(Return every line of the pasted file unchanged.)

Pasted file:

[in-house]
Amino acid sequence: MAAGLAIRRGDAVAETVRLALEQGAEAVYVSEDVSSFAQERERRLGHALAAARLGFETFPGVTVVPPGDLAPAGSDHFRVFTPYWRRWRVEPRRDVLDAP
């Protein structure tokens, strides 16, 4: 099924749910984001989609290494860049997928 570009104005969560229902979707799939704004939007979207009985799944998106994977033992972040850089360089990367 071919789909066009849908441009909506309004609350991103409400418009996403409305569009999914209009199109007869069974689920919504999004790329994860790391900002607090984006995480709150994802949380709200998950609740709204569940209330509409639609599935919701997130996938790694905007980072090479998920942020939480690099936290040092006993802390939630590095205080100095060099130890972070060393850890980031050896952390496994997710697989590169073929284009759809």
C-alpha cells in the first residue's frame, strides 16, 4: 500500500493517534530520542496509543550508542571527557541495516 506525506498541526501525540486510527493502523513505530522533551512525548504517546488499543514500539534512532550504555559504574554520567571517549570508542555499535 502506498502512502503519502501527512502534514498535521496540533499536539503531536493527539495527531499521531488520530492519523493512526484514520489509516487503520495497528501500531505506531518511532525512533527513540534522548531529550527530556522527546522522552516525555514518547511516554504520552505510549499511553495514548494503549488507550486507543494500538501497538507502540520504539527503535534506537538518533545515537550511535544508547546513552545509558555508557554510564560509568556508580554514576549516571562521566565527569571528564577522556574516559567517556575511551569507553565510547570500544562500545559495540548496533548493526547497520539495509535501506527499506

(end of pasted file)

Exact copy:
[in-house]
Amino acid sequence: MAAGLAIRRGDAVAETVRLALEQGAEAVYVSEDVSSFAQERERRLGHALAAARLGFETFPGVTVVPPGDLAPAGSDHFRVFTPYWRRWRVEPRRDVLDAP
């Protein structure tokens, strides 16, 4: 099924749910984001989609290494860049997928 570009104005969560229902979707799939704004939007979207009985799944998106994977033992972040850089360089990367 071919789909066009849908441009909506309004609350991103409400418009996403409305569009999914209009199109007869069974689920919504999004790329994860790391900002607090984006995480709150994802949380709200998950609740709204569940209330509409639609599935919701997130996938790694905007980072090479998920942020939480690099936290040092006993802390939630590095205080100095060099130890972070060393850890980031050896952390496994997710697989590169073929284009759809």
C-alpha cells in the first residue's frame, strides 16, 4: 500500500493517534530520542496509543550508542571527557541495516 506525506498541526501525540486510527493502523513505530522533551512525548504517546488499543514500539534512532550504555559504574554520567571517549570508542555499535 502506498502512502503519502501527512502534514498535521496540533499536539503531536493527539495527531499521531488520530492519523493512526484514520489509516487503520495497528501500531505506531518511532525512533527513540534522548531529550527530556522527546522522552516525555514518547511516554504520552505510549499511553495514548494503549488507550486507543494500538501497538507502540520504539527503535534506537538518533545515537550511535544508547546513552545509558555508557554510564560509568556508580554514576549516571562521566565527569571528564577522556574516559567517556575511551569507553565510547570500544562500545559495540548496533548493526547497520539495509535501506527499506